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Cory Poser is the MT Angus Association President and we wanted to pull him aside to talk a little bit about the association and what the MT Angus Tour does for it and the angus breed. We asked him a few questions on what’s been going on in the association and where things are headed. 

KR: Can you give us a general recap on things that have happened in the MT Angus Association this year as a whole? 

Things were different this year because we lost our junior advisors so we had to hire new junior advisors as well as our Executive Administrator. That’s a pretty big deal because that is a lot of new people being added. 

KR: Why is the Montana Angus Tour important to the association & what does it mean for the industry? 

It’s been a tradition for 46 years. For some this tour acts as some of these ranchers’ vacation and another part is that it allows people to see operations that are in a different part of the state that you would never see otherwise. Now genetics change so quick that every seven years when it comes around, that operation is going to be completely different than the last time you were there, and it’s a great chance to go see all those cattle. Different sire groups and different cattle vary around the state and it’s really interesting to see the variety.  

KR: What’s coming up next for the MT Angus Assoc. and what are some things that are coming up in the future? 

The next big event coming up is the NILE which is a MT Angus Assoc sponsored sale and I encourage you all to go and see the cattle that are going to come through.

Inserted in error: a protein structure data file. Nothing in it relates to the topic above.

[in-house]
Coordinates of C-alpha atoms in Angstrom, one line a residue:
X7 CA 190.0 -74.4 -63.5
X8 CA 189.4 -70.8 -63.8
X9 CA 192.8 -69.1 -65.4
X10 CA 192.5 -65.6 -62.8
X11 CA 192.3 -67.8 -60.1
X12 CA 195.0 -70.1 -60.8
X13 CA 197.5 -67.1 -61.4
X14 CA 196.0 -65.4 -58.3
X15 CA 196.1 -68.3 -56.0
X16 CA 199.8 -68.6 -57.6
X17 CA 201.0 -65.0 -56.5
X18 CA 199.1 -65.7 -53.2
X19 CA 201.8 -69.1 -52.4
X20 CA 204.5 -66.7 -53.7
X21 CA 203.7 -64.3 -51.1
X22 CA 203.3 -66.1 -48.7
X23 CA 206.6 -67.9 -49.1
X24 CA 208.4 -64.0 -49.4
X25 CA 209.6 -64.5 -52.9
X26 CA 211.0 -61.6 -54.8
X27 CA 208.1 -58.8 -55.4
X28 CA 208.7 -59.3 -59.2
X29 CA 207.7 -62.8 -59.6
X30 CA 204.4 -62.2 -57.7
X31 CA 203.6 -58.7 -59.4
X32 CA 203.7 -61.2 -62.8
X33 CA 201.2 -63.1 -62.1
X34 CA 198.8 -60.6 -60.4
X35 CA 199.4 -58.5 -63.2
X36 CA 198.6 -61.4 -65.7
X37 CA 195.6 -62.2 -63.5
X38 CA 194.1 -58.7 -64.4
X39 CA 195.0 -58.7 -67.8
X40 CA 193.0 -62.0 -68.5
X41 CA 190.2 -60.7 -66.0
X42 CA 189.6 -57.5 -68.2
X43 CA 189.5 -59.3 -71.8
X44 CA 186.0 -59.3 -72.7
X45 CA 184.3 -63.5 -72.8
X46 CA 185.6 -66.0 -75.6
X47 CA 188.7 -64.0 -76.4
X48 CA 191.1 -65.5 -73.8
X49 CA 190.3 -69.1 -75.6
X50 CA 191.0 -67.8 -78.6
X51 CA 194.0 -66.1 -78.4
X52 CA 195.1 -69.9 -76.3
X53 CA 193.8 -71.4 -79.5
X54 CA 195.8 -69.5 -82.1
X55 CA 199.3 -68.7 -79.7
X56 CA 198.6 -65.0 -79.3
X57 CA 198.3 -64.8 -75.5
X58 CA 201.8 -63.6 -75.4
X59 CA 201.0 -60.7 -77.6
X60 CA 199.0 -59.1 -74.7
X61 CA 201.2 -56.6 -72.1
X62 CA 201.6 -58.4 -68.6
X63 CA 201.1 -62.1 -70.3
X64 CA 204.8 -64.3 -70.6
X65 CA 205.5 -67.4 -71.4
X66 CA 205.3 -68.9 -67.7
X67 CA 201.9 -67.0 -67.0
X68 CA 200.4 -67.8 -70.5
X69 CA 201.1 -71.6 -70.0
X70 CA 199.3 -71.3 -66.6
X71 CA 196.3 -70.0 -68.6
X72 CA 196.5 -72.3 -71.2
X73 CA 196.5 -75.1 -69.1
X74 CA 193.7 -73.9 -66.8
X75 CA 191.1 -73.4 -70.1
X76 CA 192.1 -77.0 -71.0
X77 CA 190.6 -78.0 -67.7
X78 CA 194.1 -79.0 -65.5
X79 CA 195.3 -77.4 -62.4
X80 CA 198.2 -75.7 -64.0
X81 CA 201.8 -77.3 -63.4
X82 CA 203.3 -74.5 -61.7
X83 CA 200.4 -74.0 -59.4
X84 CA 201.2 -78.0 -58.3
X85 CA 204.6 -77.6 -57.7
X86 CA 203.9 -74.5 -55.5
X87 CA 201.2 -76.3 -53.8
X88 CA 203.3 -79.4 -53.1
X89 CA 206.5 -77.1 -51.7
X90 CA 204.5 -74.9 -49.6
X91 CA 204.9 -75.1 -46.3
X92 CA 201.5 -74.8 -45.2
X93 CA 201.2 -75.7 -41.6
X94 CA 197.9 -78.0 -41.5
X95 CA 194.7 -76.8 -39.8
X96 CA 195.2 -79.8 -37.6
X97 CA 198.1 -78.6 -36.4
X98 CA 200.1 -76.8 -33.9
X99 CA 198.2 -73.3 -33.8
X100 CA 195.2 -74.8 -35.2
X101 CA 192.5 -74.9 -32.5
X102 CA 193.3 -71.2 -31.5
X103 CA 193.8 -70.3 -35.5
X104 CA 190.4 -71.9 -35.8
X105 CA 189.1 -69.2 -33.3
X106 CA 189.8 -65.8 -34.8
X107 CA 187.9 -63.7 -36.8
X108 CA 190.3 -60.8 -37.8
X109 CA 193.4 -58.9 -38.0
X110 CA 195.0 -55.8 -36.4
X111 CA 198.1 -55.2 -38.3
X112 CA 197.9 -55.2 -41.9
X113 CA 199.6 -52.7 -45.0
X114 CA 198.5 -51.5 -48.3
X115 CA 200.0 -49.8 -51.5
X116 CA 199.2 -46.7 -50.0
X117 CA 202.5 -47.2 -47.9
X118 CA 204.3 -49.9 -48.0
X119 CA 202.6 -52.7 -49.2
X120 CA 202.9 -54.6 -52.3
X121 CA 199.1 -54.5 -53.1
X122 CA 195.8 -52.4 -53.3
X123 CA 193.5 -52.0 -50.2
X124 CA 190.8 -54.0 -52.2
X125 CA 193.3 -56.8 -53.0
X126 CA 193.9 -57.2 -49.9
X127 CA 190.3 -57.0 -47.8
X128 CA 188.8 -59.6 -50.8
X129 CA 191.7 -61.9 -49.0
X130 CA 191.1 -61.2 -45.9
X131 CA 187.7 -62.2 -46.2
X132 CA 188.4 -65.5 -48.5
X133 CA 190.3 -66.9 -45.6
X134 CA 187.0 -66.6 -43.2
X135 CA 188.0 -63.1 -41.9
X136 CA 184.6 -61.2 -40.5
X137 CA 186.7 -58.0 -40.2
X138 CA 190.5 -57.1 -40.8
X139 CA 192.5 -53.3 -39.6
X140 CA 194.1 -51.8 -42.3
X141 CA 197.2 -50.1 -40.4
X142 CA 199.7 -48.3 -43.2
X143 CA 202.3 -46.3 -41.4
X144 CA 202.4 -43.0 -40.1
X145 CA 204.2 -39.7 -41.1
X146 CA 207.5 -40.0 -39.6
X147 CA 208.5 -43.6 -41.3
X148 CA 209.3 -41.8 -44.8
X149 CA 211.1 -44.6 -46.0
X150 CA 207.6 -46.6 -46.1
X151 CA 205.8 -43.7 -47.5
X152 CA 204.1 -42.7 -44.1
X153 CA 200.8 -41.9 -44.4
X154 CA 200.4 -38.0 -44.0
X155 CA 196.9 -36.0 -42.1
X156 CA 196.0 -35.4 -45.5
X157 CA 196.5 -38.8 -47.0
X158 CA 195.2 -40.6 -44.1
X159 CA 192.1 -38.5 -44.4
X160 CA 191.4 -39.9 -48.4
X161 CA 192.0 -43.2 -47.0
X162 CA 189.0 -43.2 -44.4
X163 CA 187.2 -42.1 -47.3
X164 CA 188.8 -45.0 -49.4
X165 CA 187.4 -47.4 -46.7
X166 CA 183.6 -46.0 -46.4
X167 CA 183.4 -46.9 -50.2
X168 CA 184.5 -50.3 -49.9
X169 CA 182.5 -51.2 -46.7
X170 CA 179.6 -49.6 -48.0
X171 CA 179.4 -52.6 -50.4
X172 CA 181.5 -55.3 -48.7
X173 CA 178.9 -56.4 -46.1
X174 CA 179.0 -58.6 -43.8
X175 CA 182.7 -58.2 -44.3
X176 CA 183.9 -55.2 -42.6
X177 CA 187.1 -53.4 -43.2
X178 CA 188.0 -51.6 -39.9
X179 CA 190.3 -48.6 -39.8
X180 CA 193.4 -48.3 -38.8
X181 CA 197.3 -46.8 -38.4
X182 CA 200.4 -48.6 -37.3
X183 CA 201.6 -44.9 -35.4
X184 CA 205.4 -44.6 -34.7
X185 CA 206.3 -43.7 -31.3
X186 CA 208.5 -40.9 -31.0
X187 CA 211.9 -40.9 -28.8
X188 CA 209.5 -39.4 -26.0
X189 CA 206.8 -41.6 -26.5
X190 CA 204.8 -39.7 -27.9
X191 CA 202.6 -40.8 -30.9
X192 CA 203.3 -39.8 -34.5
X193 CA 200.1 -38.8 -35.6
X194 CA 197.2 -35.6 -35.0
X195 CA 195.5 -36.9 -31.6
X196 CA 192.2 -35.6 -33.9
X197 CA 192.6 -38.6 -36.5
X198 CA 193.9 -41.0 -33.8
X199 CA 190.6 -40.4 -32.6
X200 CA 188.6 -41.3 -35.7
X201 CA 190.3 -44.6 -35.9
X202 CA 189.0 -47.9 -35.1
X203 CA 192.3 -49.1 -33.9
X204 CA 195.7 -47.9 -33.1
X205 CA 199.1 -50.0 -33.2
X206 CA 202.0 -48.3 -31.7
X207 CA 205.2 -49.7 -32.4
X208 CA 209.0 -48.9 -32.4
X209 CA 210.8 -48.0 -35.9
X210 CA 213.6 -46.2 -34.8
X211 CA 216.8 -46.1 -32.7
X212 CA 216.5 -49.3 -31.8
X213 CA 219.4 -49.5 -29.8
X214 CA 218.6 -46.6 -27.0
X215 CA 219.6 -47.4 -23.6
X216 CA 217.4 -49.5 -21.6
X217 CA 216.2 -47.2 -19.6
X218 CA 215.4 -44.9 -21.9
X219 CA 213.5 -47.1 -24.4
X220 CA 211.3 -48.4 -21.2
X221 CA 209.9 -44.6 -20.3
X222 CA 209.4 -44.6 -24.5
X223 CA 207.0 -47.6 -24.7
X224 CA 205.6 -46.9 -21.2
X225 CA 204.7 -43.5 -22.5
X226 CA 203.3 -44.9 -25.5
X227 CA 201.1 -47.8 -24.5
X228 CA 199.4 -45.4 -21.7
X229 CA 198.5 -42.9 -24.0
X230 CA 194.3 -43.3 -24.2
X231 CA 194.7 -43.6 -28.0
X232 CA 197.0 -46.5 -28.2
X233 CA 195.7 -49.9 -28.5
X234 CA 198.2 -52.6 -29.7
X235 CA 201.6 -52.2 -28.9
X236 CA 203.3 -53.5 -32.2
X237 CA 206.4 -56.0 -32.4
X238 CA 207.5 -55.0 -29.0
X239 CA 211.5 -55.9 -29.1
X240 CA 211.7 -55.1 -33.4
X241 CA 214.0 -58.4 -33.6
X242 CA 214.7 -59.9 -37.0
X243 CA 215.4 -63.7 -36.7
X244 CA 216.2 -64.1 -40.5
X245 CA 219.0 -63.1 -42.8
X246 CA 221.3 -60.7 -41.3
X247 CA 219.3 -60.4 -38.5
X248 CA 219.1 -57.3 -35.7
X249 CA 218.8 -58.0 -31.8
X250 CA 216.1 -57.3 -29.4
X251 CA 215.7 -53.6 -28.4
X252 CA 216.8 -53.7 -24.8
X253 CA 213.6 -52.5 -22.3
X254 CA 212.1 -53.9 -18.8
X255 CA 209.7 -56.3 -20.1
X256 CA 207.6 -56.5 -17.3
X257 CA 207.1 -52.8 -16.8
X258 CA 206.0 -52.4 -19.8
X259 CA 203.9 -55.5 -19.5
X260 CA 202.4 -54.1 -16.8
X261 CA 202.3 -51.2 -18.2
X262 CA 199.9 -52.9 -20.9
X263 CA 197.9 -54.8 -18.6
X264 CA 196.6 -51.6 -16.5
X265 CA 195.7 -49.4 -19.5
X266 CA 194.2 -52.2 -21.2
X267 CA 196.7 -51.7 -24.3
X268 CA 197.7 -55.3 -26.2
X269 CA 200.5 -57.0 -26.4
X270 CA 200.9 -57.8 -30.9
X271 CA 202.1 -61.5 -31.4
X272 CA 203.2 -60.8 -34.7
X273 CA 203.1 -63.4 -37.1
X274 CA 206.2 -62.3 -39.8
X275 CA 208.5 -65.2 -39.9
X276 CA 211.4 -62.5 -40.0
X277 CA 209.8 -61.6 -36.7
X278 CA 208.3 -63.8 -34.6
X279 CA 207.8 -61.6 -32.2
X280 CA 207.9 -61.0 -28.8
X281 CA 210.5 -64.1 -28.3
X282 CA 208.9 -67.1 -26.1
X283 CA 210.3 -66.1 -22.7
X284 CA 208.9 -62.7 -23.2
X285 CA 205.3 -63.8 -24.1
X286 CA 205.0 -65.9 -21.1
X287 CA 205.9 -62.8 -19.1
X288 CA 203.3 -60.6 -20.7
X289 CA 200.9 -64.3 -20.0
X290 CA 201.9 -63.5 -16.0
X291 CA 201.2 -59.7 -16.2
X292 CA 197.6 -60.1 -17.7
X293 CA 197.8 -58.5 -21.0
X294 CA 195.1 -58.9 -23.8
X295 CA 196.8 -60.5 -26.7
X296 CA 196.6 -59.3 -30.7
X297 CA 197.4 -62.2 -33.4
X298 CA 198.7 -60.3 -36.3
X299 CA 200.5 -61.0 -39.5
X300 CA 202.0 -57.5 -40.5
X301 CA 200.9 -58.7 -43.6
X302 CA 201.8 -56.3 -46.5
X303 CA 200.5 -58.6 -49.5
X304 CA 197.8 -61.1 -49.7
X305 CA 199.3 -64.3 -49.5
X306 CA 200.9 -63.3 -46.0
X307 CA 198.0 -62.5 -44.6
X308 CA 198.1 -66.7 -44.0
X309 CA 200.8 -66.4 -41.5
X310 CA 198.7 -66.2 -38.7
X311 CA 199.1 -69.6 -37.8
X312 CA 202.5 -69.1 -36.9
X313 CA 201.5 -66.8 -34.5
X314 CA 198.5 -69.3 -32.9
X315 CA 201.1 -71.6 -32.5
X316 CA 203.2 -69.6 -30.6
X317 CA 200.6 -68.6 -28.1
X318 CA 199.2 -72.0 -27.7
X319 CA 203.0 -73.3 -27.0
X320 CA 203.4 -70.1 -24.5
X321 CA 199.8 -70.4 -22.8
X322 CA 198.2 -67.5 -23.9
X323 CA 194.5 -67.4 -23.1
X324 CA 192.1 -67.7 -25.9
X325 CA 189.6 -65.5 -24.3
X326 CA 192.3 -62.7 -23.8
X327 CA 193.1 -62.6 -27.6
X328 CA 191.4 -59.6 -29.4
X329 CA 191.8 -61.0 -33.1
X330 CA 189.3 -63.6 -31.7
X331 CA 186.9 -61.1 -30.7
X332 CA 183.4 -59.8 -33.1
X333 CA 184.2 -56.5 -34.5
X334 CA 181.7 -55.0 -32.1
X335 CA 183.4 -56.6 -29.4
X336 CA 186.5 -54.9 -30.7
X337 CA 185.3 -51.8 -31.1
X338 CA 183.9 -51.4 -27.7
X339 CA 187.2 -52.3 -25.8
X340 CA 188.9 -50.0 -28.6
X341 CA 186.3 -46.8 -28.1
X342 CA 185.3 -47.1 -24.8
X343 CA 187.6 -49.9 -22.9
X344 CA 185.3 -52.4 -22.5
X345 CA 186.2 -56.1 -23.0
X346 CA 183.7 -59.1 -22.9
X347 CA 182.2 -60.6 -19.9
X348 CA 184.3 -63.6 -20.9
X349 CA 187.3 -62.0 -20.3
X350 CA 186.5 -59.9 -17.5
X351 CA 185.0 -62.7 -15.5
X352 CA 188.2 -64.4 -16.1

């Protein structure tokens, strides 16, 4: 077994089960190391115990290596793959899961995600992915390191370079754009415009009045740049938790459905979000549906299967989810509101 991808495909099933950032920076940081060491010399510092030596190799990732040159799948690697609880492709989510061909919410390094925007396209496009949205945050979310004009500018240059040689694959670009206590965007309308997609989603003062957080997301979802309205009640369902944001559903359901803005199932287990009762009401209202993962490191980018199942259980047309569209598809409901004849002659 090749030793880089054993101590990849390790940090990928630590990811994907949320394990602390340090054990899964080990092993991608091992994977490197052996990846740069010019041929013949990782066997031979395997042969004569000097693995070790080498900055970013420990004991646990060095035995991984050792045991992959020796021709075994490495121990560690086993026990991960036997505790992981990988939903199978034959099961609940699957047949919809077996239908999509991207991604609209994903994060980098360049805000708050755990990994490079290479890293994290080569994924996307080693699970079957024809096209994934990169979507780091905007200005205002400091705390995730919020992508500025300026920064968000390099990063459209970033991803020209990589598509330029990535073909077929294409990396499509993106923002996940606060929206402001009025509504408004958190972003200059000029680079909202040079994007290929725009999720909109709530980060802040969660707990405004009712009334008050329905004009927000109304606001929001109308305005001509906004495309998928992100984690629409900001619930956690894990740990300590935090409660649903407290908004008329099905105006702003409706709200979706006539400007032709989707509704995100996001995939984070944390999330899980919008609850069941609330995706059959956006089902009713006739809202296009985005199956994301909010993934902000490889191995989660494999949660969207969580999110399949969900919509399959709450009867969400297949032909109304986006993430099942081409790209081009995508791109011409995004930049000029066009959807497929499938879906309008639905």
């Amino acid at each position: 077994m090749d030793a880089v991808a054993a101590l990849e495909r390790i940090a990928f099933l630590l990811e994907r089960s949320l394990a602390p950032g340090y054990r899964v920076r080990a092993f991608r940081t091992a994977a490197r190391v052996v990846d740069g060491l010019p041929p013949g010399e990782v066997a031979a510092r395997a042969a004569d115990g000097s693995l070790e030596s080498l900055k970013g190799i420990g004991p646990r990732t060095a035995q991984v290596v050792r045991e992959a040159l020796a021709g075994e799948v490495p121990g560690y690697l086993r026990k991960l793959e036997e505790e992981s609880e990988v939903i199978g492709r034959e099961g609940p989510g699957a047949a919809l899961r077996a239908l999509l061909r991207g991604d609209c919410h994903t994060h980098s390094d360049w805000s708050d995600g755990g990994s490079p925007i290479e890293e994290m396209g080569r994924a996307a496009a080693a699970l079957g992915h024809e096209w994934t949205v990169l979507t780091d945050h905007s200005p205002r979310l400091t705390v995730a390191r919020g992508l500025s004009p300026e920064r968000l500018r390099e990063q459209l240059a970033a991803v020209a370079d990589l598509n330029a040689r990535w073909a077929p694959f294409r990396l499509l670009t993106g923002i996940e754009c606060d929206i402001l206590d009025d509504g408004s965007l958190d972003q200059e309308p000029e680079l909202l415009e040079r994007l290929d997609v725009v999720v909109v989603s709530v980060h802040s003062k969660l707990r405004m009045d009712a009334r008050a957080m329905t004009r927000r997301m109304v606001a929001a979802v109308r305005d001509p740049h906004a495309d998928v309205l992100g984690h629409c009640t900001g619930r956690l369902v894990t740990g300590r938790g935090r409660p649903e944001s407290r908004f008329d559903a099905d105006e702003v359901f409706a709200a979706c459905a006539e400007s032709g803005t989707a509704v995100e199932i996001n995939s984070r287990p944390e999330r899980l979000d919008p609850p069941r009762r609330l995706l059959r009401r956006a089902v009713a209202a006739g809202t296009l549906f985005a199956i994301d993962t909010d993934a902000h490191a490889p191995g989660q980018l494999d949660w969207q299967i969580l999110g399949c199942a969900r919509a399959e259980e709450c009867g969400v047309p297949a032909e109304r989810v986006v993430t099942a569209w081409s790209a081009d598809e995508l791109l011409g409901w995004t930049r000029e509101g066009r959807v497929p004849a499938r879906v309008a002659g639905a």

KR: Why is the Angus breed important to you? 

Well, that’s how we make our living. 9/10 people on the tour make their living from angus cattle. Angus cattle are the best because they can fit every operation whether you’re in Texas, Montana, Nebraska, there is something in the angus genetics that will work for you. People want angus and you can’t get enough of certified angus beef. Angus are hands down the best. 

KR: What can we expect to see from your cattle at Hilltop Angus? 

In Kansas and areas like that you’ll see a lot of genetics driven towards the end product. In Montana, you’ll see way less of that and more focus on phenotype here. We have a lot of big open country up here so cattle have to move a lot and be easy fleshing. I used to get asked all the time about calving ease and low birth weight whereas now it’s docility. Everyone is getting older or maybe you don’t have the money to hire extra help so it’s just you and your wife working these cattle and docility is huge. I get asked about docility probably three times more than any other question regarding my cattle. Our sale is April 14, 2020 and we have 120 bulls and 80 commercial replacement heifers.

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